Modeling of porous metal-based nanostructures


Student thesis: Doctoral Thesis

View graph of relations


  • Shiwei SHU


Awarding Institution
Award date14 Feb 2014


A porous metal-based nanostructure of various different structural designs is a promising material for use in constructing reflectors, absorbers and thermal emitters with extra properties like superior electrical conductivity, thermal conductivity, magnetic responses, and the mechanical performance of metals. Such a multilayer porous metal-based nanostructure is believed to open up new routes to manufacturing a wide range of multi-functional optoelectronic devices. The first chapter of this thesis describes the conception of the one-dimensional (1D) multilayer nanostructure including a rugate filter and Bragg stack. The calculation methods of Finite Difference Time Domain (FDTD) and Scattering Matrix Method (SMM) are introduced in detail, before a brief discussion of the background to absorbers and thermal emitters. The second chapter sets out how a metal-based rugate filter can be utilized as a reflector. Randomly dispersed metallic nanorod arrays with sinusoidally varying porosity along the film thickness are proposed. It is shown that metallic rugate filters can display strong optical responses in the visible and near-infrared regions for both Transverse Electric (TE) and Transverse Magnetic (TM) polarizations and for a wide range of incident angles. Moreover, the optical features of the metallic rugate filter can be fine-tuned by adjusting its structure. Interestingly, multiple-peak rugate filters can be conveniently achieved by combining different periodicities in one rugate structure. The third chapter goes on to demonstrate how as metal-based rugate filter can also be utilized as a near-perfect absorber in the visible and near-infrared regions. The model presented also builds on nanoporous metal films whose porosity follows a sinewave along the film thickness. By setting the initial phase of porosity at the top surface as zero, near perfect absorption is obtained. Furthermore, the rugate absorbers also show near-perfect absorption for TE and TM polarizations and large incident angles. The fourth chapter builds on the foregoing to propose that lossy Bragg stacks can also be utilized as reflectors and absorbers by controlling their structural and material parameters. Moreover, their reflection and absorption behavior persists for different polarization and wide incident angles, as for metallic rugate filters. A mechanism study is conducted to show that the reflection and absorption properties depend on the structural arrangement and are mainly due to the interference of lossy multilayers. The fifth chapter proposes a selective thermal emitter based on a metallic multilayered structure consisting of a graded antireflection top layer, a middle layer with uniform porosity, and a nonporous substrate layer. The proposed emitters feature an emission edge in the near-IR region where the emissivity drops from over 0.9 to below 0.1 for both the TE and TM polarizations and a wide range of emission angles with the emission edge nearly nonshifted. The sixth chapter focuses on Salisbury screen absorption in the visible and near-IR regions. The absorber proposed here is an unpatterned metal/dielectric/metal triple layer; for example, a 20 nm-thick metal film as the top, a 250 nm-thick dielectric film as the middle, and a 200 nm-thick metal film as the bottom layer. A mechanism study is conducted and shows that the high-efficiency absorption at specific wavelengths is mainly due to the Fabry-Perot (FP) resonances in the dielectric middle layer, which result in trapping of the resonant light and thus enhanced absorption efficiency.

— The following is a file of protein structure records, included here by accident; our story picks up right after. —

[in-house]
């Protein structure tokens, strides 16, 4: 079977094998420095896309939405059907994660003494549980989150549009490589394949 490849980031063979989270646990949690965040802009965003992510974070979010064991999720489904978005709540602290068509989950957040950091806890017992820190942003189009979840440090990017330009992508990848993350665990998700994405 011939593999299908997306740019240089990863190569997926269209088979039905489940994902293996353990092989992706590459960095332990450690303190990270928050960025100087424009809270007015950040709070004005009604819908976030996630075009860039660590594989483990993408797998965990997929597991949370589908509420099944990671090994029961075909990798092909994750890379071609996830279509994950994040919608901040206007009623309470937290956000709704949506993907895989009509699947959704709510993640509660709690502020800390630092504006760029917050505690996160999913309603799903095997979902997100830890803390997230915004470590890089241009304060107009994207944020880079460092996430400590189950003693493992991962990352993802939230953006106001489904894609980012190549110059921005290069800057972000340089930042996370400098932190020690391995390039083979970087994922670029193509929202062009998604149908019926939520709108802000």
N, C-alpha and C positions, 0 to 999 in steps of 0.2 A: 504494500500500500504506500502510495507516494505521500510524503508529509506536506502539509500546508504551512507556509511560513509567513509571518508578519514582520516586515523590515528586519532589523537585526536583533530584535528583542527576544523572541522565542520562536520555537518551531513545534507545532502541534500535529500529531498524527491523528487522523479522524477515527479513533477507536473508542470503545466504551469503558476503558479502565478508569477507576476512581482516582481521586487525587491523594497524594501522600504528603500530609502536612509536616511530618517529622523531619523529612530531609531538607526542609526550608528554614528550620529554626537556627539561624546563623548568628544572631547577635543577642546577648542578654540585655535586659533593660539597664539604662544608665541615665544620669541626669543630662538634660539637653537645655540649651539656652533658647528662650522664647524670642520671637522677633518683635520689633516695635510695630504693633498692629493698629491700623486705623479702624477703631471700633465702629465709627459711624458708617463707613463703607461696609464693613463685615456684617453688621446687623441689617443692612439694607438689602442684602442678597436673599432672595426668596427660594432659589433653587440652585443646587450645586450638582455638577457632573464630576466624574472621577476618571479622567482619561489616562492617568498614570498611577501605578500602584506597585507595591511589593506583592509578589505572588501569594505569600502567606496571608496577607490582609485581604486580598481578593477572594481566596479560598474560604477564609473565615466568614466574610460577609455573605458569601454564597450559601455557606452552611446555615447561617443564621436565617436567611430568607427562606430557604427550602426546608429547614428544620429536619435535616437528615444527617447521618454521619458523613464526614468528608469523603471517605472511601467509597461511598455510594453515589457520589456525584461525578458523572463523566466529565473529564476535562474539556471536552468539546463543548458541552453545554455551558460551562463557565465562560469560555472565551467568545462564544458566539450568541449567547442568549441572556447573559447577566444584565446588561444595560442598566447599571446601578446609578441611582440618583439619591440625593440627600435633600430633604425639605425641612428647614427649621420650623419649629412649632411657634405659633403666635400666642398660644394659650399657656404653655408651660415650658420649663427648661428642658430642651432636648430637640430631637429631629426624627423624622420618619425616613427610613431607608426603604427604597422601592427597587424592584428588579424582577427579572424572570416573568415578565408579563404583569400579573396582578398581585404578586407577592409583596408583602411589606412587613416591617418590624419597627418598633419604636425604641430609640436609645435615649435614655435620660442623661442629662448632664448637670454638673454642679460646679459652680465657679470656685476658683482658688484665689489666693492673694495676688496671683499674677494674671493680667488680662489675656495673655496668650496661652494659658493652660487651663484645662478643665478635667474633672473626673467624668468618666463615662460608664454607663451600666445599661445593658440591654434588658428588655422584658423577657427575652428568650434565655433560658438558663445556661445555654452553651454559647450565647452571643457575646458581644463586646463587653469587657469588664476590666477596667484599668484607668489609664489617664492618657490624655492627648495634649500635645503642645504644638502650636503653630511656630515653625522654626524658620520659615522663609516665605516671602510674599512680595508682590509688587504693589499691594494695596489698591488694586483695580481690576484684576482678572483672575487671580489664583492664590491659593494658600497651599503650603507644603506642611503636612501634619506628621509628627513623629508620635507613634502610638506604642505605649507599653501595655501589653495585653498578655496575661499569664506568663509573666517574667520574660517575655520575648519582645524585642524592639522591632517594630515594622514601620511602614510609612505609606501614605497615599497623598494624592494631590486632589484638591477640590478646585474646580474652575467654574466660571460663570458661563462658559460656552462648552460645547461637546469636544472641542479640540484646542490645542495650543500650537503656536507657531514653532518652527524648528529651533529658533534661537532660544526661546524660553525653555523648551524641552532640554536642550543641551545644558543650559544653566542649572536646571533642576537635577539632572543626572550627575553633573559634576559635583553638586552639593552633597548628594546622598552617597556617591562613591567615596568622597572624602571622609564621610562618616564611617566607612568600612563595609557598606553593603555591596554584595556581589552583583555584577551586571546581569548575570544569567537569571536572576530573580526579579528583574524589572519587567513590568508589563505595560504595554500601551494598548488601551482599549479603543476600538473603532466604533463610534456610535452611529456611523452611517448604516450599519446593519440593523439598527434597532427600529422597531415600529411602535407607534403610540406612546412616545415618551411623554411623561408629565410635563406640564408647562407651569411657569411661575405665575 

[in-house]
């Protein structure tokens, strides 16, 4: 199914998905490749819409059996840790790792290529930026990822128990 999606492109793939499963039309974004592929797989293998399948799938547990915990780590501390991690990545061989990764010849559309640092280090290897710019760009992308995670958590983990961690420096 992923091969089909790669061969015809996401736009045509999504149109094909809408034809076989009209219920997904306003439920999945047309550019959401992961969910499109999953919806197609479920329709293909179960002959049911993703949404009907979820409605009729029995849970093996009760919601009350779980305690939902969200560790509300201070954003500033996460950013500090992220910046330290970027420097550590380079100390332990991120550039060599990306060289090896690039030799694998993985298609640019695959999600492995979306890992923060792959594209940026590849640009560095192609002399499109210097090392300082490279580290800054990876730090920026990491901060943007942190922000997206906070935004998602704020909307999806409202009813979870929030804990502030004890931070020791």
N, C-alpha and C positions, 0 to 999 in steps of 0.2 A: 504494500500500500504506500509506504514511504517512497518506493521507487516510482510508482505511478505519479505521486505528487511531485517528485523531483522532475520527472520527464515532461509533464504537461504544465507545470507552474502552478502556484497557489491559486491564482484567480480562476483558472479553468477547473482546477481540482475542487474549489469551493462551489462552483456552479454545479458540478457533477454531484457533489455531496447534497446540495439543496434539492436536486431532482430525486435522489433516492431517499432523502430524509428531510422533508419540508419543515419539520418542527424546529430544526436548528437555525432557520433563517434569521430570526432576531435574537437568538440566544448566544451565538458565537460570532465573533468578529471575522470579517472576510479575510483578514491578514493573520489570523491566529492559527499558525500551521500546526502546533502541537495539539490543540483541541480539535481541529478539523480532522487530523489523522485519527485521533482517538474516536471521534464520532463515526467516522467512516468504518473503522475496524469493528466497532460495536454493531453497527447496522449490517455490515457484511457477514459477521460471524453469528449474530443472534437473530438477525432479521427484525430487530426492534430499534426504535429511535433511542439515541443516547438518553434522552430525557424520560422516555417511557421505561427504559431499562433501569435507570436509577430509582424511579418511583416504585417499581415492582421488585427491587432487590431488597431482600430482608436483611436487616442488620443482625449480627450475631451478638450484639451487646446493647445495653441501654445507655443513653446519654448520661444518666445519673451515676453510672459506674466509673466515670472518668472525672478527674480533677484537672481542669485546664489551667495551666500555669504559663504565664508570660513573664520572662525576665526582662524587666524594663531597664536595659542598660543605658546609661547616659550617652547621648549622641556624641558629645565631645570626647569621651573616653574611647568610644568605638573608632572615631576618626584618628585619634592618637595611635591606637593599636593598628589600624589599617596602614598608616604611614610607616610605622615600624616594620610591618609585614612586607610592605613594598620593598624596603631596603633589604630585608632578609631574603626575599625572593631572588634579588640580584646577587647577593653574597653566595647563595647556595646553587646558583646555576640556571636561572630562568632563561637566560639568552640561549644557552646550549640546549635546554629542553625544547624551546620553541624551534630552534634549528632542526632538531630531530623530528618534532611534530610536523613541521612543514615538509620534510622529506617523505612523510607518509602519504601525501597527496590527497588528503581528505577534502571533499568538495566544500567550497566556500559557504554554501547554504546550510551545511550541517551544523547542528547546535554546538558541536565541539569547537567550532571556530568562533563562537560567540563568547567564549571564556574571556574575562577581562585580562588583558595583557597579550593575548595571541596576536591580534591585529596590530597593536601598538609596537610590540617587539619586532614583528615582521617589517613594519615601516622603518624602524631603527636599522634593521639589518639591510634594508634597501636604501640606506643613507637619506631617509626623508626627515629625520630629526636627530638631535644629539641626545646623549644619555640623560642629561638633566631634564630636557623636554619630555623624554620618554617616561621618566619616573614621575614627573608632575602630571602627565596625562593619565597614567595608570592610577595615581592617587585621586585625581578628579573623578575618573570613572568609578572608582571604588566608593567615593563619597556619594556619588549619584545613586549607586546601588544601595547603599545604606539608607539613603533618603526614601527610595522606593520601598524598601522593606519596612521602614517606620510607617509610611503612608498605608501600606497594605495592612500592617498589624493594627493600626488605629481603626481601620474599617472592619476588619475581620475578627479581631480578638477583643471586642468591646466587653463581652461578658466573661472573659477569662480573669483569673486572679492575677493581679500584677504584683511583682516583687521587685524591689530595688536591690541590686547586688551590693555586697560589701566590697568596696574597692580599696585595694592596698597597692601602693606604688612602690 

Research areas

  • Nanostructured materials, Porous materials, Microstructure, Metals